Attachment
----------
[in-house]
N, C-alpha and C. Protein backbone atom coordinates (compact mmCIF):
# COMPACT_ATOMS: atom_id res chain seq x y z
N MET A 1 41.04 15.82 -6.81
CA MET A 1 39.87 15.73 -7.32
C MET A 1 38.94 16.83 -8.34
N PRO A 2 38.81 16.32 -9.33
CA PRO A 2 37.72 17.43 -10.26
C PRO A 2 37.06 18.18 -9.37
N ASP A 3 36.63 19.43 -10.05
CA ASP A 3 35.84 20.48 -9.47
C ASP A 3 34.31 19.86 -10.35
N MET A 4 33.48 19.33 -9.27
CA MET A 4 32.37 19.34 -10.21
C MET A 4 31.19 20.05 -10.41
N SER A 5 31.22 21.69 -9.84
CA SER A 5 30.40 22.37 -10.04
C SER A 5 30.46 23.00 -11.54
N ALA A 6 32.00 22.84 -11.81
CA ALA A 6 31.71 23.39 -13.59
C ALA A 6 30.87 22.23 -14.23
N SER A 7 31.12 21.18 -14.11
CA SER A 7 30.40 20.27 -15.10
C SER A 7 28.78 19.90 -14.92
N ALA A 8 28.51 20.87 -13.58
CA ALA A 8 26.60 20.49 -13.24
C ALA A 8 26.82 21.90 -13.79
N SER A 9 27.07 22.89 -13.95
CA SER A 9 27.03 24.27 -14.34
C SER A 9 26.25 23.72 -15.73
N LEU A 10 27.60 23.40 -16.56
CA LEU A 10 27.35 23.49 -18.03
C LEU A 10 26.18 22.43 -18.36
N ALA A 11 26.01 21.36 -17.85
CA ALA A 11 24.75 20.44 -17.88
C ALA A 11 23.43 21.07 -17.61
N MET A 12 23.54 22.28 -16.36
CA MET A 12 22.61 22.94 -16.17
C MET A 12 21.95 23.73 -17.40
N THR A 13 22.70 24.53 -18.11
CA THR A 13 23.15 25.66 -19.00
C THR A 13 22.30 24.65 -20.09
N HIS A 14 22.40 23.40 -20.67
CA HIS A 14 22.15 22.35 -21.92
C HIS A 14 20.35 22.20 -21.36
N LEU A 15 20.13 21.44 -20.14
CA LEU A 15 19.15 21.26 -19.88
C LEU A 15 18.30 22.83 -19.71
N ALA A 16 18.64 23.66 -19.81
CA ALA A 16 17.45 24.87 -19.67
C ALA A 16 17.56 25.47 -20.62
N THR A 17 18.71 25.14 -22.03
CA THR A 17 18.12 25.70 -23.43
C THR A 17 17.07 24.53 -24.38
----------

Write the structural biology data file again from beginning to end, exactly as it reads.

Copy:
[in-house]
N, C-alpha and C. Protein backbone atom coordinates (compact mmCIF):
# COMPACT_ATOMS: atom_id res chain seq x y z
N MET A 1 41.04 15.82 -6.81
CA MET A 1 39.87 15.73 -7.32
C MET A 1 38.94 16.83 -8.34
N PRO A 2 38.81 16.32 -9.33
CA PRO A 2 37.72 17.43 -10.26
C PRO A 2 37.06 18.18 -9.37
N ASP A 3 36.63 19.43 -10.05
CA ASP A 3 35.84 20.48 -9.47
C ASP A 3 34.31 19.86 -10.35
N MET A 4 33.48 19.33 -9.27
CA MET A 4 32.37 19.34 -10.21
C MET A 4 31.19 20.05 -10.41
N SER A 5 31.22 21.69 -9.84
CA SER A 5 30.40 22.37 -10.04
C SER A 5 30.46 23.00 -11.54
N ALA A 6 32.00 22.84 -11.81
CA ALA A 6 31.71 23.39 -13.59
C ALA A 6 30.87 22.23 -14.23
N SER A 7 31.12 21.18 -14.11
CA SER A 7 30.40 20.27 -15.10
C SER A 7 28.78 19.90 -14.92
N ALA A 8 28.51 20.87 -13.58
CA ALA A 8 26.60 20.49 -13.24
C ALA A 8 26.82 21.90 -13.79
N SER A 9 27.07 22.89 -13.95
CA SER A 9 27.03 24.27 -14.34
C SER A 9 26.25 23.72 -15.73
N LEU A 10 27.60 23.40 -16.56
CA LEU A 10 27.35 23.49 -18.03
C LEU A 10 26.18 22.43 -18.36
N ALA A 11 26.01 21.36 -17.85
CA ALA A 11 24.75 20.44 -17.88
C ALA A 11 23.43 21.07 -17.61
N MET A 12 23.54 22.28 -16.36
CA MET A 12 22.61 22.94 -16.17
C MET A 12 21.95 23.73 -17.40
N THR A 13 22.70 24.53 -18.11
CA THR A 13 23.15 25.66 -19.00
C THR A 13 22.30 24.65 -20.09
N HIS A 14 22.40 23.40 -20.67
CA HIS A 14 22.15 22.35 -21.92
C HIS A 14 20.35 22.20 -21.36
N LEU A 15 20.13 21.44 -20.14
CA LEU A 15 19.15 21.26 -19.88
C LEU A 15 18.30 22.83 -19.71
N ALA A 16 18.64 23.66 -19.81
CA ALA A 16 17.45 24.87 -19.67
C ALA A 16 17.56 25.47 -20.62
N THR A 17 18.71 25.14 -22.03
CA THR A 17 18.12 25.70 -23.43
C THR A 17 17.07 24.53 -24.38